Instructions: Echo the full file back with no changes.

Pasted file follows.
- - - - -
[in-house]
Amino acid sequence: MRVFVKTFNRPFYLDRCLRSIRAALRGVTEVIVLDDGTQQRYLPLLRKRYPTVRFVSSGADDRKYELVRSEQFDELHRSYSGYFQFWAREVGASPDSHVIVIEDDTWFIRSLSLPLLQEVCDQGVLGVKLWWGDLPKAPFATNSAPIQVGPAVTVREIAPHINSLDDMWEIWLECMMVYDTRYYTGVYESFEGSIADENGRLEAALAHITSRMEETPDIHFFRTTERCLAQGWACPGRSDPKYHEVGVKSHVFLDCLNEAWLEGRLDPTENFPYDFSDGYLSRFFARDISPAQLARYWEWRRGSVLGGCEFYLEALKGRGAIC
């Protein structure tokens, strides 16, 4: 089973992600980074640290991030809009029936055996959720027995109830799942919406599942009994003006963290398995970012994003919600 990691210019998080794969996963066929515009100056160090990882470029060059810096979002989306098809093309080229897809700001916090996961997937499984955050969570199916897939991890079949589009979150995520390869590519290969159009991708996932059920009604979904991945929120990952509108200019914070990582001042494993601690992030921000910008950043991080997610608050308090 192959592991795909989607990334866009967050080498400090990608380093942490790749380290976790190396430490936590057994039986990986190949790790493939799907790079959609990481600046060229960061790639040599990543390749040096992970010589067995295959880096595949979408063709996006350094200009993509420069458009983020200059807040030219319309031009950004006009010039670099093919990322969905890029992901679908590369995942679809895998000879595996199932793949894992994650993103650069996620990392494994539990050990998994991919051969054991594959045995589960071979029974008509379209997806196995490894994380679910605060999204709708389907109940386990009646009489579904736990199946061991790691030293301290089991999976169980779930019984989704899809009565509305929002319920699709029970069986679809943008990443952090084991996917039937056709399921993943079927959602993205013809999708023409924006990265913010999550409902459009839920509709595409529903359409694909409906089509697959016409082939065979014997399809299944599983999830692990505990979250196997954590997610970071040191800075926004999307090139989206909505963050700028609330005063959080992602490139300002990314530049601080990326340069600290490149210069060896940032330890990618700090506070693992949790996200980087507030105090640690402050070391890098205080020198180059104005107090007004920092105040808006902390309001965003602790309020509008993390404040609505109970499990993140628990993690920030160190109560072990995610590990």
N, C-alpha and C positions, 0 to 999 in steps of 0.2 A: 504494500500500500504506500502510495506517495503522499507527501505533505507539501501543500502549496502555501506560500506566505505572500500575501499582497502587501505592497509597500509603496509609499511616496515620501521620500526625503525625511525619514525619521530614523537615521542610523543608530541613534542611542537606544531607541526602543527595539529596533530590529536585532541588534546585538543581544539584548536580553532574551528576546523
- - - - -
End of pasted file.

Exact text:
[in-house]
Amino acid sequence: MRVFVKTFNRPFYLDRCLRSIRAALRGVTEVIVLDDGTQQRYLPLLRKRYPTVRFVSSGADDRKYELVRSEQFDELHRSYSGYFQFWAREVGASPDSHVIVIEDDTWFIRSLSLPLLQEVCDQGVLGVKLWWGDLPKAPFATNSAPIQVGPAVTVREIAPHINSLDDMWEIWLECMMVYDTRYYTGVYESFEGSIADENGRLEAALAHITSRMEETPDIHFFRTTERCLAQGWACPGRSDPKYHEVGVKSHVFLDCLNEAWLEGRLDPTENFPYDFSDGYLSRFFARDISPAQLARYWEWRRGSVLGGCEFYLEALKGRGAIC
């Protein structure tokens, strides 16, 4: 089973992600980074640290991030809009029936055996959720027995109830799942919406599942009994003006963290398995970012994003919600 990691210019998080794969996963066929515009100056160090990882470029060059810096979002989306098809093309080229897809700001916090996961997937499984955050969570199916897939991890079949589009979150995520390869590519290969159009991708996932059920009604979904991945929120990952509108200019914070990582001042494993601690992030921000910008950043991080997610608050308090 192959592991795909989607990334866009967050080498400090990608380093942490790749380290976790190396430490936590057994039986990986190949790790493939799907790079959609990481600046060229960061790639040599990543390749040096992970010589067995295959880096595949979408063709996006350094200009993509420069458009983020200059807040030219319309031009950004006009010039670099093919990322969905890029992901679908590369995942679809895998000879595996199932793949894992994650993103650069996620990392494994539990050990998994991919051969054991594959045995589960071979029974008509379209997806196995490894994380679910605060999204709708389907109940386990009646009489579904736990199946061991790691030293301290089991999976169980779930019984989704899809009565509305929002319920699709029970069986679809943008990443952090084991996917039937056709399921993943079927959602993205013809999708023409924006990265913010999550409902459009839920509709595409529903359409694909409906089509697959016409082939065979014997399809299944599983999830692990505990979250196997954590997610970071040191800075926004999307090139989206909505963050700028609330005063959080992602490139300002990314530049601080990326340069600290490149210069060896940032330890990618700090506070693992949790996200980087507030105090640690402050070391890098205080020198180059104005107090007004920092105040808006902390309001965003602790309020509008993390404040609505109970499990993140628990993690920030160190109560072990995610590990």
N, C-alpha and C positions, 0 to 999 in steps of 0.2 A: 504494500500500500504506500502510495506517495503522499507527501505533505507539501501543500502549496502555501506560500506566505505572500500575501499582497502587501505592497509597500509603496509609499511616496515620501521620500526625503525625511525619514525619521530614523537615521542610523543608530541613534542611542537606544531607541526602543527595539529596533530590529536585532541588534546585538543581544539584548536580553532574551528576546523